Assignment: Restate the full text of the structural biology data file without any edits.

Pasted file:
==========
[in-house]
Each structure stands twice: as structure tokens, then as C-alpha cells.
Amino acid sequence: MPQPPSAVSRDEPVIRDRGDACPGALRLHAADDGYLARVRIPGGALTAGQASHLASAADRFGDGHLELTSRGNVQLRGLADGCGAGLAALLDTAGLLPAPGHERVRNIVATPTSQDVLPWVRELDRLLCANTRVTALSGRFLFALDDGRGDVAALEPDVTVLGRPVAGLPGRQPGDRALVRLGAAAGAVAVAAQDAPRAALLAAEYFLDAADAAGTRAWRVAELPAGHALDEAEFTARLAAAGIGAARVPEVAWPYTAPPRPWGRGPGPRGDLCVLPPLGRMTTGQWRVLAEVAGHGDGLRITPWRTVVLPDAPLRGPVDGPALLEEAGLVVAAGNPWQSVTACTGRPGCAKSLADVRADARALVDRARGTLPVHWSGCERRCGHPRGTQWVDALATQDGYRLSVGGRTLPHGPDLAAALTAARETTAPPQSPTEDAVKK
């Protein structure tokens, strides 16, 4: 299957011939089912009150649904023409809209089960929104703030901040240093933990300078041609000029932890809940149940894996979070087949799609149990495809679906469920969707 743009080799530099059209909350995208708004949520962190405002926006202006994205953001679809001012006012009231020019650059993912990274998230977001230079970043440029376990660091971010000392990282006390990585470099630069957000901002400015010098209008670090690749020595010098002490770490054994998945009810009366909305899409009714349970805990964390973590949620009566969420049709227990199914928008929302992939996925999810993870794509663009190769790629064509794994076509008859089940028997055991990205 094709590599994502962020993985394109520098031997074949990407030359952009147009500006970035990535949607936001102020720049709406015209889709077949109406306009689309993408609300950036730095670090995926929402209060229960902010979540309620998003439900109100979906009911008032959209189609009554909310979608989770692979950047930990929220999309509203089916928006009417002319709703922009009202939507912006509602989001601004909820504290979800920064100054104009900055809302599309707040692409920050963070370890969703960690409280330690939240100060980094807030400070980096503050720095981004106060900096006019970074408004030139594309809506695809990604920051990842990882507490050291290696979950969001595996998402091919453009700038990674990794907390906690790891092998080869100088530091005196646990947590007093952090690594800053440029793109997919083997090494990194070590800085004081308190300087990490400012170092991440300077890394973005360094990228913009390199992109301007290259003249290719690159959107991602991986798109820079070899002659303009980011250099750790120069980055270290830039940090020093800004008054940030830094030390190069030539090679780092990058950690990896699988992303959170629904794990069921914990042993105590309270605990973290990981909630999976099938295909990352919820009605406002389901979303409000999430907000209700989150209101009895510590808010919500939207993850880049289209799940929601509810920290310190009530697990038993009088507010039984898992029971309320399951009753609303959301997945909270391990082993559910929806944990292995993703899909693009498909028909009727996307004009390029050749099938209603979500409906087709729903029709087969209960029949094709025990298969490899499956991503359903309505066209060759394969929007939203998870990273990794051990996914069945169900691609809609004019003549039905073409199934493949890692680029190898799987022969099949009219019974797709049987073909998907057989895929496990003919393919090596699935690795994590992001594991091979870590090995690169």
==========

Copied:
[in-house]
Each structure stands twice: as structure tokens, then as C-alpha cells.
Amino acid sequence: MPQPPSAVSRDEPVIRDRGDACPGALRLHAADDGYLARVRIPGGALTAGQASHLASAADRFGDGHLELTSRGNVQLRGLADGCGAGLAALLDTAGLLPAPGHERVRNIVATPTSQDVLPWVRELDRLLCANTRVTALSGRFLFALDDGRGDVAALEPDVTVLGRPVAGLPGRQPGDRALVRLGAAAGAVAVAAQDAPRAALLAAEYFLDAADAAGTRAWRVAELPAGHALDEAEFTARLAAAGIGAARVPEVAWPYTAPPRPWGRGPGPRGDLCVLPPLGRMTTGQWRVLAEVAGHGDGLRITPWRTVVLPDAPLRGPVDGPALLEEAGLVVAAGNPWQSVTACTGRPGCAKSLADVRADARALVDRARGTLPVHWSGCERRCGHPRGTQWVDALATQDGYRLSVGGRTLPHGPDLAAALTAARETTAPPQSPTEDAVKK
């Protein structure tokens, strides 16, 4: 299957011939089912009150649904023409809209089960929104703030901040240093933990300078041609000029932890809940149940894996979070087949799609149990495809679906469920969707 743009080799530099059209909350995208708004949520962190405002926006202006994205953001679809001012006012009231020019650059993912990274998230977001230079970043440029376990660091971010000392990282006390990585470099630069957000901002400015010098209008670090690749020595010098002490770490054994998945009810009366909305899409009714349970805990964390973590949620009566969420049709227990199914928008929302992939996925999810993870794509663009190769790629064509794994076509008859089940028997055991990205 094709590599994502962020993985394109520098031997074949990407030359952009147009500006970035990535949607936001102020720049709406015209889709077949109406306009689309993408609300950036730095670090995926929402209060229960902010979540309620998003439900109100979906009911008032959209189609009554909310979608989770692979950047930990929220999309509203089916928006009417002319709703922009009202939507912006509602989001601004909820504290979800920064100054104009900055809302599309707040692409920050963070370890969703960690409280330690939240100060980094807030400070980096503050720095981004106060900096006019970074408004030139594309809506695809990604920051990842990882507490050291290696979950969001595996998402091919453009700038990674990794907390906690790891092998080869100088530091005196646990947590007093952090690594800053440029793109997919083997090494990194070590800085004081308190300087990490400012170092991440300077890394973005360094990228913009390199992109301007290259003249290719690159959107991602991986798109820079070899002659303009980011250099750790120069980055270290830039940090020093800004008054940030830094030390190069030539090679780092990058950690990896699988992303959170629904794990069921914990042993105590309270605990973290990981909630999976099938295909990352919820009605406002389901979303409000999430907000209700989150209101009895510590808010919500939207993850880049289209799940929601509810920290310190009530697990038993009088507010039984898992029971309320399951009753609303959301997945909270391990082993559910929806944990292995993703899909693009498909028909009727996307004009390029050749099938209603979500409906087709729903029709087969209960029949094709025990298969490899499956991503359903309505066209060759394969929007939203998870990273990794051990996914069945169900691609809609004019003549039905073409199934493949890692680029190898799987022969099949009219019974797709049987073909998907057989895929496990003919393919090596699935690795994590992001594991091979870590090995690169």